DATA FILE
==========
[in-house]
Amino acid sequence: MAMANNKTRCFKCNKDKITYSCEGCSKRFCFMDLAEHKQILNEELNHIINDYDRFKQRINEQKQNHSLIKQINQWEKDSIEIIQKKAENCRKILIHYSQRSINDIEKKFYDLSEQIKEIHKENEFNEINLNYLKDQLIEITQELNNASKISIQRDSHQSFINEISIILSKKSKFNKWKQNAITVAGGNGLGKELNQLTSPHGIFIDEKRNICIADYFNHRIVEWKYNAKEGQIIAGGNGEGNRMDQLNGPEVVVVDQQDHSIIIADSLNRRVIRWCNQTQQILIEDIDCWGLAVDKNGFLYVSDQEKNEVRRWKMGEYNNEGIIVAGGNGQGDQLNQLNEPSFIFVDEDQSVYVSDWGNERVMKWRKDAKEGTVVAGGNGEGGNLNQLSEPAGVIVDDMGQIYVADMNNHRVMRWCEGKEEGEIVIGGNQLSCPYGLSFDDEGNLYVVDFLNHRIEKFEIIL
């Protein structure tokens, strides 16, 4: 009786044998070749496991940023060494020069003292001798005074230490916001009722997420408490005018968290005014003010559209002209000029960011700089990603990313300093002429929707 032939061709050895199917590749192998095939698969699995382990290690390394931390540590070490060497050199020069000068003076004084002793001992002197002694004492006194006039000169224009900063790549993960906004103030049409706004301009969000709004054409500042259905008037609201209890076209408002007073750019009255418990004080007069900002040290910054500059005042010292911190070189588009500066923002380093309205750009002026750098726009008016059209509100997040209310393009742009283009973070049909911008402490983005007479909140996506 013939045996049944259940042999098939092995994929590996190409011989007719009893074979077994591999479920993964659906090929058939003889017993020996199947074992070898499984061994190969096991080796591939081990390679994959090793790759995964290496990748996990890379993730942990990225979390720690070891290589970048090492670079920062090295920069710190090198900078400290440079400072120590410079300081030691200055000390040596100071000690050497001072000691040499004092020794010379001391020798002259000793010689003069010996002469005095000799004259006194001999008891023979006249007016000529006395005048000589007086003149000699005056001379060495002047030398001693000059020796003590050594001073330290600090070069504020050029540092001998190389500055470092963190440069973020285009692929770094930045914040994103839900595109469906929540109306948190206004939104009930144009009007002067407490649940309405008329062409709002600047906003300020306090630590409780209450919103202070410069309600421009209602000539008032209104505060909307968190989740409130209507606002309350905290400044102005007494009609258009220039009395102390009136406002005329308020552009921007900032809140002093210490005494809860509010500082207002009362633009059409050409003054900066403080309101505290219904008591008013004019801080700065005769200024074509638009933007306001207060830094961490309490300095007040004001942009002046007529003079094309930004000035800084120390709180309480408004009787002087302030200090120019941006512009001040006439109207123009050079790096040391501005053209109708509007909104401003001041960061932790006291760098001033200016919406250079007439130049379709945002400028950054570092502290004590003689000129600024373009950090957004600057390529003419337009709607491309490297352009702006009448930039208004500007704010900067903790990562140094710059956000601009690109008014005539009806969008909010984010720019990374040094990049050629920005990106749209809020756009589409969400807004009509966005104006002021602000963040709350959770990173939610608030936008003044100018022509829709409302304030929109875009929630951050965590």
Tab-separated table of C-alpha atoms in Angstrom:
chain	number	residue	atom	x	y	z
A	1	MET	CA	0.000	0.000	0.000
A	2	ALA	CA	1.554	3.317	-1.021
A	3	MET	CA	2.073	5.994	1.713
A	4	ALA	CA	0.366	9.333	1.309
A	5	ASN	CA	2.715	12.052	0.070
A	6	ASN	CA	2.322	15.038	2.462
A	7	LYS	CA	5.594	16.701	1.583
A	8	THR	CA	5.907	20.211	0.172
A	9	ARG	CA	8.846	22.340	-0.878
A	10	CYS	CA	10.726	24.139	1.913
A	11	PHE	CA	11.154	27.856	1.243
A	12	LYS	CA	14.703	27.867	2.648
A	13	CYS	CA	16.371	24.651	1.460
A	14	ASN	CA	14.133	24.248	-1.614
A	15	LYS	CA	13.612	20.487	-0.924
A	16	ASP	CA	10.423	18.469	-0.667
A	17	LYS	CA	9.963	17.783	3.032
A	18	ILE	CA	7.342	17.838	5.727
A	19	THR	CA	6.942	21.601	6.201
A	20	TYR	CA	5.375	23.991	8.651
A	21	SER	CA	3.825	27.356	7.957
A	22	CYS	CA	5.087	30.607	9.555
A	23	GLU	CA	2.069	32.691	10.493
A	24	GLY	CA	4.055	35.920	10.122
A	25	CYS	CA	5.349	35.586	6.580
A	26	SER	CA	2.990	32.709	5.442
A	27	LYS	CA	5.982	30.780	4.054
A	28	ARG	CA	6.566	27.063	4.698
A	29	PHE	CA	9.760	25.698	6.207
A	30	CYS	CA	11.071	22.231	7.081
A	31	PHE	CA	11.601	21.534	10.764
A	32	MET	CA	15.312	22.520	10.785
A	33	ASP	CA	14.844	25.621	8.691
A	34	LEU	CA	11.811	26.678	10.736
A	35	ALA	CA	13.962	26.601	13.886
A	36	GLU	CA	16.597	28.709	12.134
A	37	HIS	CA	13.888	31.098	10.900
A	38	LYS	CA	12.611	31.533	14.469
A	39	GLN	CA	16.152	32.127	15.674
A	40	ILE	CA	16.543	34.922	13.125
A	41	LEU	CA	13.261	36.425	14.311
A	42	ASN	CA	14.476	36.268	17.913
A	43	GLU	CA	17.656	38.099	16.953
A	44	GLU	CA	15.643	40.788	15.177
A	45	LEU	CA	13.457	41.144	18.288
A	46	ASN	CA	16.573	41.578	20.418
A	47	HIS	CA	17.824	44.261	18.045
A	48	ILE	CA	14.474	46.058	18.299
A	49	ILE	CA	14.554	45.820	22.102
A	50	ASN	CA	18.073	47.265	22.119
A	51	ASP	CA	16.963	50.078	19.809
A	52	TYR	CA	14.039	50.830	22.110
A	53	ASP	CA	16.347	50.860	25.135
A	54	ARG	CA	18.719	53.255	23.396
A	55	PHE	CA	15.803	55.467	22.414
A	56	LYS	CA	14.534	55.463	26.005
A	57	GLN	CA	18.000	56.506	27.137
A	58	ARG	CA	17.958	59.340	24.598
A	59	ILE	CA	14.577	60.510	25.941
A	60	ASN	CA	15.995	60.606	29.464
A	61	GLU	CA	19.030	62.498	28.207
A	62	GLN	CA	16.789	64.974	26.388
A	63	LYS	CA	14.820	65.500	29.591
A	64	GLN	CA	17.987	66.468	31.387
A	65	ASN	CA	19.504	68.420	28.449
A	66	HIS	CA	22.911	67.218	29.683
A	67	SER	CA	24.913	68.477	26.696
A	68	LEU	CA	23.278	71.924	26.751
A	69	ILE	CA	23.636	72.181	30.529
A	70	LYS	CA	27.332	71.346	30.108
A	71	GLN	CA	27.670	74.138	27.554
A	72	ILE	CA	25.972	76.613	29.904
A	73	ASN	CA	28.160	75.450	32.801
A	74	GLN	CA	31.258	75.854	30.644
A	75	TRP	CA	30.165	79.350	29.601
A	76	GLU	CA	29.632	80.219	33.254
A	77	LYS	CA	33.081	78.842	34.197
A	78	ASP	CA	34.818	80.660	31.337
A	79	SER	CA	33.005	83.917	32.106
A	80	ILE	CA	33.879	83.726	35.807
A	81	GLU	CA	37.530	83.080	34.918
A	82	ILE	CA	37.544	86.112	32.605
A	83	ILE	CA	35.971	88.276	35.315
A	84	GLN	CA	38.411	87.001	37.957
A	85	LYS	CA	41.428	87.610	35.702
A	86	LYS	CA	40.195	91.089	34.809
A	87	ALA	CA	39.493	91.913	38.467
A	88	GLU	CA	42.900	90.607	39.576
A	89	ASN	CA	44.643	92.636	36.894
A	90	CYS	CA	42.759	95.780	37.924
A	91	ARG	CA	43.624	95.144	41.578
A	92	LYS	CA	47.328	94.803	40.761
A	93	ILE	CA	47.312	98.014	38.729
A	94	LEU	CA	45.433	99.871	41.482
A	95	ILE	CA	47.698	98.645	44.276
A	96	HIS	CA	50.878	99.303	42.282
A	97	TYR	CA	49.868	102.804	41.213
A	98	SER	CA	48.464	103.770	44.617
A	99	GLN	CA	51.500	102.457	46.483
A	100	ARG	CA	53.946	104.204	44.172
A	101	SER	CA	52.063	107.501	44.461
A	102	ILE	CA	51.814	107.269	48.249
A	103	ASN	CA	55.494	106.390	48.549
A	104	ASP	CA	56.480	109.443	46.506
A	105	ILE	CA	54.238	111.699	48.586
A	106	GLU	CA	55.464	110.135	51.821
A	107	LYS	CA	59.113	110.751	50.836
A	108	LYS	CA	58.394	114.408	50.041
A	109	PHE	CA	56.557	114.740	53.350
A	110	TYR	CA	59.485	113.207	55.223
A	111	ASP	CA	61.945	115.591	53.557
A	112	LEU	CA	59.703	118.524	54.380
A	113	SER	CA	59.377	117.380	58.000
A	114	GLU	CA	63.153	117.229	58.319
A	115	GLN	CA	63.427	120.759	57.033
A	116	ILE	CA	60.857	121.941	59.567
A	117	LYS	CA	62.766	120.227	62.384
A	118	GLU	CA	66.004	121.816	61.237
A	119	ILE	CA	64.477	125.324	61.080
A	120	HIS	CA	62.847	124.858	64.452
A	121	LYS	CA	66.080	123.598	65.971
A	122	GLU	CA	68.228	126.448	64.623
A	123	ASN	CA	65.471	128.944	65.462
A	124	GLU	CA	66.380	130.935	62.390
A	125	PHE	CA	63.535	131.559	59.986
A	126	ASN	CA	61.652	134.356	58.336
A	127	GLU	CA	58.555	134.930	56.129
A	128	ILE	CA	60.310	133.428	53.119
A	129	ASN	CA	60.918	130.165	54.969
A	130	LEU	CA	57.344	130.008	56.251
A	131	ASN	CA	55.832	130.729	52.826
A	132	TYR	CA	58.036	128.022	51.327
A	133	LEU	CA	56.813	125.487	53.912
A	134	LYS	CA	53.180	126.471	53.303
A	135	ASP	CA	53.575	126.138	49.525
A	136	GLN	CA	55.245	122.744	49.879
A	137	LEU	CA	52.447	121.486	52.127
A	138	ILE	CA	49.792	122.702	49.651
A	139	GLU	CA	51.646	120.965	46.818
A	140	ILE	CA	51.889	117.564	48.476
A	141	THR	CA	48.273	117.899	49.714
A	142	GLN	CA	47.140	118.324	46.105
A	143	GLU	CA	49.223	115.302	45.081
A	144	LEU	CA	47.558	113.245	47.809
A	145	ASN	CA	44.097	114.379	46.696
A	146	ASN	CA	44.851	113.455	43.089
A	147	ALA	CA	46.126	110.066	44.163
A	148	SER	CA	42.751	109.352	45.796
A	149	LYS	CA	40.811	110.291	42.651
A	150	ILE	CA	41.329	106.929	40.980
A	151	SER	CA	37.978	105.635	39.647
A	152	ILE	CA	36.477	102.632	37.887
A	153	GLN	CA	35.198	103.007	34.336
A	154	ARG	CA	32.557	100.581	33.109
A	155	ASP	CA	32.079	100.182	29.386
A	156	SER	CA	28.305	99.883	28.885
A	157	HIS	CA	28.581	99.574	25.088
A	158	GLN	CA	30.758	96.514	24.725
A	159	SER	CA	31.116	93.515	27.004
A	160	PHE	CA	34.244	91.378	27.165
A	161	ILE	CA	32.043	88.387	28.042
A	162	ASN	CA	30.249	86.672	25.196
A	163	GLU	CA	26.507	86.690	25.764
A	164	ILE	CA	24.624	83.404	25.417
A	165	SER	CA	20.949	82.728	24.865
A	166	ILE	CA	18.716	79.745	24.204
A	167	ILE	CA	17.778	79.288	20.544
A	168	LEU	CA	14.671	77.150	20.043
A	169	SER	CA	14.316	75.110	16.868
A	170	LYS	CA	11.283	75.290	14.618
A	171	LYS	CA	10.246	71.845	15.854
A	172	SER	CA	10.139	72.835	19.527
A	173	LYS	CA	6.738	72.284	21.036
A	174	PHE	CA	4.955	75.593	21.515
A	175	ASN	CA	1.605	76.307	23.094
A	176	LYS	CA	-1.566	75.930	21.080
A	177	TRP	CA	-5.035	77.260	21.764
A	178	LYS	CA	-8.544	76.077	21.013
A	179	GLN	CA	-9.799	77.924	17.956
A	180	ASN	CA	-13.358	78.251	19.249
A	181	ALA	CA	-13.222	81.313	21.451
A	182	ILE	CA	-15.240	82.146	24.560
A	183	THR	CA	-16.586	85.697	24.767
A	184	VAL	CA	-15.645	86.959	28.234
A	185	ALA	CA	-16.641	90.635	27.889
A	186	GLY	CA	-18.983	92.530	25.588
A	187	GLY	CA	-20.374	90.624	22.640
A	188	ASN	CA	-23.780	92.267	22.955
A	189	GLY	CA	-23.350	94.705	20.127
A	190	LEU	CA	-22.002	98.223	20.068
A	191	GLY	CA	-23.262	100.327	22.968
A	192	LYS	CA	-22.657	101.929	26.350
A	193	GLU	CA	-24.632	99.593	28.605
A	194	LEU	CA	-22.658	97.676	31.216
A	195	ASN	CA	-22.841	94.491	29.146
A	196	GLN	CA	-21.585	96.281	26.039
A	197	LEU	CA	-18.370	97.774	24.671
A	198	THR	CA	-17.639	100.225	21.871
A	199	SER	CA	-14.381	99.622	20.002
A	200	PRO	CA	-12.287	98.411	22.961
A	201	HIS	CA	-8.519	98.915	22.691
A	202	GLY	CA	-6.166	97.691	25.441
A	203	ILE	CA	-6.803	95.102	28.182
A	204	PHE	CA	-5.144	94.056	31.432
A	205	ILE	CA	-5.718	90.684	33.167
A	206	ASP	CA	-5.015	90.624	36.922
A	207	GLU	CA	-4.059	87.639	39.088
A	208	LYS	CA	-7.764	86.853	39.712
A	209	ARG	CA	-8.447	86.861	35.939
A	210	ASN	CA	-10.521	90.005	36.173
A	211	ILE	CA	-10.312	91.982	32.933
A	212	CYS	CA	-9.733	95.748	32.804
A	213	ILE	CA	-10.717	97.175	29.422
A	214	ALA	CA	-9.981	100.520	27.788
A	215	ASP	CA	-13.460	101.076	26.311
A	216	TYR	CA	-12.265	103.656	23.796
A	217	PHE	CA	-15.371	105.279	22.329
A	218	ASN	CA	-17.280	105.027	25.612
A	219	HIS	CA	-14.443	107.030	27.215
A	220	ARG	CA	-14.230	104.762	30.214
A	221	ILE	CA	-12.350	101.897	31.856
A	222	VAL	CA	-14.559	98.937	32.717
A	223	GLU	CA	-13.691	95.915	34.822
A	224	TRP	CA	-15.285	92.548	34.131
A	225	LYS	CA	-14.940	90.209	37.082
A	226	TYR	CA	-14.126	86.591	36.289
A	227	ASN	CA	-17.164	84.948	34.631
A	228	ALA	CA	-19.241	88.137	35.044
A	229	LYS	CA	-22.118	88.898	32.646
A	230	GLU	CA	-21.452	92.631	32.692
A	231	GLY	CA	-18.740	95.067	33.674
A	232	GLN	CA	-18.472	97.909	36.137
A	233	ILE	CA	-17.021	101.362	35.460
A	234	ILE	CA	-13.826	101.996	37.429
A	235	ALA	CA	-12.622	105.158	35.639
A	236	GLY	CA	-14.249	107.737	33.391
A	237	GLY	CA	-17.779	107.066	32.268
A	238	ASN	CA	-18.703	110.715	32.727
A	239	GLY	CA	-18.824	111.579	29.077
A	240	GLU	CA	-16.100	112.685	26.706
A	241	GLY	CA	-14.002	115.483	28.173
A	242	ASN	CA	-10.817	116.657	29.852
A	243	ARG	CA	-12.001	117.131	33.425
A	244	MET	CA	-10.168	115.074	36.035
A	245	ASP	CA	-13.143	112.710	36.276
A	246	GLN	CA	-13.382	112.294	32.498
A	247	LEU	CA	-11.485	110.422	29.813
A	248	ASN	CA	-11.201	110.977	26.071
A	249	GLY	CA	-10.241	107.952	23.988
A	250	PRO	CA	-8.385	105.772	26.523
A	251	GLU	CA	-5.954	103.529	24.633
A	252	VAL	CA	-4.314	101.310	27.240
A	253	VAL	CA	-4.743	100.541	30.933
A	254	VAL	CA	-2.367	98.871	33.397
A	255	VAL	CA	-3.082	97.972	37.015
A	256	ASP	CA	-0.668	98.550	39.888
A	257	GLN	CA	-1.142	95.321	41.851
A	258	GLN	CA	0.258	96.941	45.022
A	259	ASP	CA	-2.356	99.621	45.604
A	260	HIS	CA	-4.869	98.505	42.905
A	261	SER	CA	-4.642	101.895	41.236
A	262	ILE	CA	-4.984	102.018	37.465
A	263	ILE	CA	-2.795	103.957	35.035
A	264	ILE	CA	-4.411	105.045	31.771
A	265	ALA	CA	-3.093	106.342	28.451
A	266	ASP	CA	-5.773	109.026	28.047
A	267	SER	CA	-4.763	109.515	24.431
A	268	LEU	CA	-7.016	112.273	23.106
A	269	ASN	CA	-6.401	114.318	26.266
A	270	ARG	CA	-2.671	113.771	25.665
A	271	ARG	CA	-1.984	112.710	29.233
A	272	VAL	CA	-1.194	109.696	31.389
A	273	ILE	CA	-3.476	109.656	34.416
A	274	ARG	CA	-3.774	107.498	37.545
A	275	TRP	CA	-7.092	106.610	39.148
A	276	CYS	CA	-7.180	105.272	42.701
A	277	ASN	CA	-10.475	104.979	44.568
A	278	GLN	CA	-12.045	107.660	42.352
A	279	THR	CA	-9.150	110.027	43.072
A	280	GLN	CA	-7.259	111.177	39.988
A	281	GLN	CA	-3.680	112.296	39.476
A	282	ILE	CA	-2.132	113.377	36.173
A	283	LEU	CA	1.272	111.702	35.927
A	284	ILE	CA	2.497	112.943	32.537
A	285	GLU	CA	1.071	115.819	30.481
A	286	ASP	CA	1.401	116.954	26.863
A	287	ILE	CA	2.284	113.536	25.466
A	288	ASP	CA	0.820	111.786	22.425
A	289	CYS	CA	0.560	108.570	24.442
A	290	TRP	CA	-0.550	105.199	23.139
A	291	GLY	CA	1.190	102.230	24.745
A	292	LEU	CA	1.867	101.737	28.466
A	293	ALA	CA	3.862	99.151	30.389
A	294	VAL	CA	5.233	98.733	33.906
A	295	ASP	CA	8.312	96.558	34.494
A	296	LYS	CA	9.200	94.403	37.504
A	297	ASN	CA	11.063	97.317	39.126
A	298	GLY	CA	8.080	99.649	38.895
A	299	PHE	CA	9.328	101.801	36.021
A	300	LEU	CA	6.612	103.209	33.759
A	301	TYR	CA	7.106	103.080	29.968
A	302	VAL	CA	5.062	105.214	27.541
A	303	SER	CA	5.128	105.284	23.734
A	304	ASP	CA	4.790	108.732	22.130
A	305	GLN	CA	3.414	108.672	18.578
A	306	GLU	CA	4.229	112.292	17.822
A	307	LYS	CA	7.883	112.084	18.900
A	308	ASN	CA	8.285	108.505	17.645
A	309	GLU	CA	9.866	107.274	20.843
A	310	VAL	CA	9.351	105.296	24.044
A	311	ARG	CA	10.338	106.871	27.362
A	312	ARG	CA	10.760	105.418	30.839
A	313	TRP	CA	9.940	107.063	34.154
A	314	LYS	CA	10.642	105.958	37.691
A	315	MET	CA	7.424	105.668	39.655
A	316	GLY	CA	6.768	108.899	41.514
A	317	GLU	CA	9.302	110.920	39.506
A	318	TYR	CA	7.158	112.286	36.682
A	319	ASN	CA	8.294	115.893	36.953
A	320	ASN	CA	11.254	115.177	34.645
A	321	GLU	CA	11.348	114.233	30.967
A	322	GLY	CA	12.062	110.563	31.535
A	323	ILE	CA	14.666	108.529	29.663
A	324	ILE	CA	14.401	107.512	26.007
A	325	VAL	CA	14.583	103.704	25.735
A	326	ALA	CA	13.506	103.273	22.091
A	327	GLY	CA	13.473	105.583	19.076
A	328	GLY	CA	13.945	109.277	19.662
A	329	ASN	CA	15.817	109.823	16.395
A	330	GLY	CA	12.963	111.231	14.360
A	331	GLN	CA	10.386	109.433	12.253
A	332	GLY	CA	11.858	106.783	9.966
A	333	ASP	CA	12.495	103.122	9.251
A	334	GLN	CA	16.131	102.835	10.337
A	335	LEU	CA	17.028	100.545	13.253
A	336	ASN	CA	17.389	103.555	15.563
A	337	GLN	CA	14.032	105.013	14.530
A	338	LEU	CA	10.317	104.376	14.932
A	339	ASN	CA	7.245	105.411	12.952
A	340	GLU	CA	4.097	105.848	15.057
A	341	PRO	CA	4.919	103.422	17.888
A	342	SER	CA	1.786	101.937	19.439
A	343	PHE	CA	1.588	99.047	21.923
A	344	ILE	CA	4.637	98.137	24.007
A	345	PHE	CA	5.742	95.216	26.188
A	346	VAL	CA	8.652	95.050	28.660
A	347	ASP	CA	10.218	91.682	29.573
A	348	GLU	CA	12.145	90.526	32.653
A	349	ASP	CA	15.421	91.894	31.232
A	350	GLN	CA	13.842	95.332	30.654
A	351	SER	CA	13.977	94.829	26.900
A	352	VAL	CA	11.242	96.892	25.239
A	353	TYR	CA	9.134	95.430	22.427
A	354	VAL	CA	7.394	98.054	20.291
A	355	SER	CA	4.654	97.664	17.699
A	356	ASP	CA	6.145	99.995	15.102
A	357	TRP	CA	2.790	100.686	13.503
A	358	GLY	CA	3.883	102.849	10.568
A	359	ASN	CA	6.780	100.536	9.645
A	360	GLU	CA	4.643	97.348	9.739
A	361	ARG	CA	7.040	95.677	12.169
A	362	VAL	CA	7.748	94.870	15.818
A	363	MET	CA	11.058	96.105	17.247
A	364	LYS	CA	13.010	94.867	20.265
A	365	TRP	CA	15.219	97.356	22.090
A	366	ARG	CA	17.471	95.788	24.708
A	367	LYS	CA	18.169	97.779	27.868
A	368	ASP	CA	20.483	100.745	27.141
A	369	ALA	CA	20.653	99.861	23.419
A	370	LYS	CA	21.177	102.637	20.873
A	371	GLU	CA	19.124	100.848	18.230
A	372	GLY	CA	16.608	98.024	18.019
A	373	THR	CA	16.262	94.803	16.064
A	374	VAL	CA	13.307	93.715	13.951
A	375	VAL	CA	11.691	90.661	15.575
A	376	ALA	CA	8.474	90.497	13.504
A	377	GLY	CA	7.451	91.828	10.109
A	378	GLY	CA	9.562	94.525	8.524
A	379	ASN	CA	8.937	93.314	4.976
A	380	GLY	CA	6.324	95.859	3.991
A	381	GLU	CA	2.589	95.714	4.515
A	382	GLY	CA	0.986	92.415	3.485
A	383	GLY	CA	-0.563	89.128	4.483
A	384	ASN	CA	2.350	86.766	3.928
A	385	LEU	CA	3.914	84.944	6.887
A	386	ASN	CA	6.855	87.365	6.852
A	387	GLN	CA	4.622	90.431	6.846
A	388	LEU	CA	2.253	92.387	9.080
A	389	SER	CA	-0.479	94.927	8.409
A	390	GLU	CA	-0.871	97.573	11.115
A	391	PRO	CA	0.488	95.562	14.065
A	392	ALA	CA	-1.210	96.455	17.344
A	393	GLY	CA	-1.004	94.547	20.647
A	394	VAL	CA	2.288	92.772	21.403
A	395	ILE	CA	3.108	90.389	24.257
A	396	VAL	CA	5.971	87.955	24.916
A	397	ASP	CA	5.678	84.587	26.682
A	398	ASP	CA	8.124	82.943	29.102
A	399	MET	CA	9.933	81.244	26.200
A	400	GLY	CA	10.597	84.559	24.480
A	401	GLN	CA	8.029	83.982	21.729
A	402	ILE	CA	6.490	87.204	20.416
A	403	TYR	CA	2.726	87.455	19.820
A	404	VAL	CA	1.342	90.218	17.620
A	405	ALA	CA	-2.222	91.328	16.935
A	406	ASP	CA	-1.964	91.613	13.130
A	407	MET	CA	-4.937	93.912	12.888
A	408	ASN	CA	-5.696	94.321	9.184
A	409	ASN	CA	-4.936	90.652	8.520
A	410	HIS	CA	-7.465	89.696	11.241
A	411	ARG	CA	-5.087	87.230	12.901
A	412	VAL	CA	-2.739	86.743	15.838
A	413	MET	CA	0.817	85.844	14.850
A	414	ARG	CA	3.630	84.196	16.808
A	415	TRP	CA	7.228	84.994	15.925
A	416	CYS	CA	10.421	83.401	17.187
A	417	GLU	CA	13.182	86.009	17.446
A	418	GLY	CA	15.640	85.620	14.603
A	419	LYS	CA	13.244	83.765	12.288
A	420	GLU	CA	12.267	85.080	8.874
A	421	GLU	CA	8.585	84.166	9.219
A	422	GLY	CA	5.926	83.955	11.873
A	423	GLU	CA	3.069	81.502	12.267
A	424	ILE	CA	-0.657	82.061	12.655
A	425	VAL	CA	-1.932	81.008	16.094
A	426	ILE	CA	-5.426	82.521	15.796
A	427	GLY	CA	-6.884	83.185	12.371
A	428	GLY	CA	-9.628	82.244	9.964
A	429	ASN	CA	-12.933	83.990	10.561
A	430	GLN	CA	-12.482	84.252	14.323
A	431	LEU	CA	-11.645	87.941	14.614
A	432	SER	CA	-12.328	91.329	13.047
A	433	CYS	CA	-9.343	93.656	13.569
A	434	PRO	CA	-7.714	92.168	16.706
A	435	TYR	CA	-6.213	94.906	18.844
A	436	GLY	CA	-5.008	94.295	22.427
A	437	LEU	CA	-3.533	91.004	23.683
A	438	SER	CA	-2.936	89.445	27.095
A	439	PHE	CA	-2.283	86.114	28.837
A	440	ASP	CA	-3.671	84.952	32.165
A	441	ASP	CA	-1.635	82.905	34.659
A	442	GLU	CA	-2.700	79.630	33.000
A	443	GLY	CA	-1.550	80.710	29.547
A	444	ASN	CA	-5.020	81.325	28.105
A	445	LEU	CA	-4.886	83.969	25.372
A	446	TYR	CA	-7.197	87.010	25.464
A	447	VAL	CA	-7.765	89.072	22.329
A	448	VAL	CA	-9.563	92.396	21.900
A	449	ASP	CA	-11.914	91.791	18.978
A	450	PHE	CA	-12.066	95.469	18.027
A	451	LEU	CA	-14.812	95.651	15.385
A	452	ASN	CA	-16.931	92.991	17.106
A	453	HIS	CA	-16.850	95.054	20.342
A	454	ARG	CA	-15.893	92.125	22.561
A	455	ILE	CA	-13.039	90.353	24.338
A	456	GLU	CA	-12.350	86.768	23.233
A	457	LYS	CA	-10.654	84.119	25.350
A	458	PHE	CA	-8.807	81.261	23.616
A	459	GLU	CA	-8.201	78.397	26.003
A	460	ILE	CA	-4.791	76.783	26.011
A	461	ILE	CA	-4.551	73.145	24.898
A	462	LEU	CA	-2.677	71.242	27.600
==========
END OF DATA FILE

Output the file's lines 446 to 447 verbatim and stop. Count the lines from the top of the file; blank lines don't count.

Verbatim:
A	441	ASP	CA	-1.635	82.905	34.659
A	442	GLU	CA	-2.700	79.630	33.000